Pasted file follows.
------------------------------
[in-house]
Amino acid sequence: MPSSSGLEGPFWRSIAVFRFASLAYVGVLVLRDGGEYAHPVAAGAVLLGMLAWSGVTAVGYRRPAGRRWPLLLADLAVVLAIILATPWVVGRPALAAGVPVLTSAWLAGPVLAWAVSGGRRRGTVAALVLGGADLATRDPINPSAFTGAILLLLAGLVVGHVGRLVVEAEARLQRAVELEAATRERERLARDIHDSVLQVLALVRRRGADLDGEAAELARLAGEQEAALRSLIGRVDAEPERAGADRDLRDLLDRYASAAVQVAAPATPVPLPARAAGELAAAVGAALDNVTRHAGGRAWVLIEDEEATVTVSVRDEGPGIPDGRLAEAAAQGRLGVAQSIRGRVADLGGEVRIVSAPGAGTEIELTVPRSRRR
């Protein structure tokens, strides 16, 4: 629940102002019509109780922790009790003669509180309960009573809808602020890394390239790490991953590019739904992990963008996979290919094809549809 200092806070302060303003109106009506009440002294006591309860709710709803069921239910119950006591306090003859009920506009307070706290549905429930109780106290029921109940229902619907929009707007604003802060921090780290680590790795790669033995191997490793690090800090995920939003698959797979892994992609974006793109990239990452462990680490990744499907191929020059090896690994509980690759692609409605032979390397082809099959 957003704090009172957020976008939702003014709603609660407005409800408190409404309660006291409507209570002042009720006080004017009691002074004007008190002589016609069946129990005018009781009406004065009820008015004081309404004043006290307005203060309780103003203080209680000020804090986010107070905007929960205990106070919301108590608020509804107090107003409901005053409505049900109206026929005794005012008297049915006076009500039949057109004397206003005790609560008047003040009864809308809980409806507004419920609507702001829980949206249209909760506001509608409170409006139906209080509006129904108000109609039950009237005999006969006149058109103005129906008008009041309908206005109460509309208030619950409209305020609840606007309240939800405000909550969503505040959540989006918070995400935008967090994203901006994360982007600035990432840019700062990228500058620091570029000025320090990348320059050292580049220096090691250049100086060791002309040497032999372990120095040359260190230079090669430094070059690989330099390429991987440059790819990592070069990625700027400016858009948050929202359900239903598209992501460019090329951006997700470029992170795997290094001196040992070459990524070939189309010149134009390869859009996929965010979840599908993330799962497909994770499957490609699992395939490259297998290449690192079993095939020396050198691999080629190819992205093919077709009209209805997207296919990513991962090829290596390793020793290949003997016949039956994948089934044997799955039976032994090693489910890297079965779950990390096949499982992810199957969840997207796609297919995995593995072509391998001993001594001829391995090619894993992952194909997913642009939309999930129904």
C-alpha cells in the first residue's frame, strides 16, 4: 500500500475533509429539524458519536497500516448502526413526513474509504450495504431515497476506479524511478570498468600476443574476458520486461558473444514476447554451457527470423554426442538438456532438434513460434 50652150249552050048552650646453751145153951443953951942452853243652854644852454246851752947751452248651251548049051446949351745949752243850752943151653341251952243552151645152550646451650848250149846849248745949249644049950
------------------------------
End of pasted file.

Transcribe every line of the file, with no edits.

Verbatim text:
[in-house]
Amino acid sequence: MPSSSGLEGPFWRSIAVFRFASLAYVGVLVLRDGGEYAHPVAAGAVLLGMLAWSGVTAVGYRRPAGRRWPLLLADLAVVLAIILATPWVVGRPALAAGVPVLTSAWLAGPVLAWAVSGGRRRGTVAALVLGGADLATRDPINPSAFTGAILLLLAGLVVGHVGRLVVEAEARLQRAVELEAATRERERLARDIHDSVLQVLALVRRRGADLDGEAAELARLAGEQEAALRSLIGRVDAEPERAGADRDLRDLLDRYASAAVQVAAPATPVPLPARAAGELAAAVGAALDNVTRHAGGRAWVLIEDEEATVTVSVRDEGPGIPDGRLAEAAAQGRLGVAQSIRGRVADLGGEVRIVSAPGAGTEIELTVPRSRRR
């Protein structure tokens, strides 16, 4: 629940102002019509109780922790009790003669509180309960009573809808602020890394390239790490991953590019739904992990963008996979290919094809549809 200092806070302060303003109106009506009440002294006591309860709710709803069921239910119950006591306090003859009920506009307070706290549905429930109780106290029921109940229902619907929009707007604003802060921090780290680590790795790669033995191997490793690090800090995920939003698959797979892994992609974006793109990239990452462990680490990744499907191929020059090896690994509980690759692609409605032979390397082809099959 957003704090009172957020976008939702003014709603609660407005409800408190409404309660006291409507209570002042009720006080004017009691002074004007008190002589016609069946129990005018009781009406004065009820008015004081309404004043006290307005203060309780103003203080209680000020804090986010107070905007929960205990106070919301108590608020509804107090107003409901005053409505049900109206026929005794005012008297049915006076009500039949057109004397206003005790609560008047003040009864809308809980409806507004419920609507702001829980949206249209909760506001509608409170409006139906209080509006129904108000109609039950009237005999006969006149058109103005129906008008009041309908206005109460509309208030619950409209305020609840606007309240939800405000909550969503505040959540989006918070995400935008967090994203901006994360982007600035990432840019700062990228500058620091570029000025320090990348320059050292580049220096090691250049100086060791002309040497032999372990120095040359260190230079090669430094070059690989330099390429991987440059790819990592070069990625700027400016858009948050929202359900239903598209992501460019090329951006997700470029992170795997290094001196040992070459990524070939189309010149134009390869859009996929965010979840599908993330799962497909994770499957490609699992395939490259297998290449690192079993095939020396050198691999080629190819992205093919077709009209209805997207296919990513991962090829290596390793020793290949003997016949039956994948089934044997799955039976032994090693489910890297079965779950990390096949499982992810199957969840997207796609297919995995593995072509391998001993001594001829391995090619894993992952194909997913642009939309999930129904």
C-alpha cells in the first residue's frame, strides 16, 4: 500500500475533509429539524458519536497500516448502526413526513474509504450495504431515497476506479524511478570498468600476443574476458520486461558473444514476447554451457527470423554426442538438456532438434513460434 50652150249552050048552650646453751145153951443953951942452853243652854644852454246851752947751452248651251548049051446949351745949752243850752943151653341251952243552151645152550646451650848250149846849248745949249644049950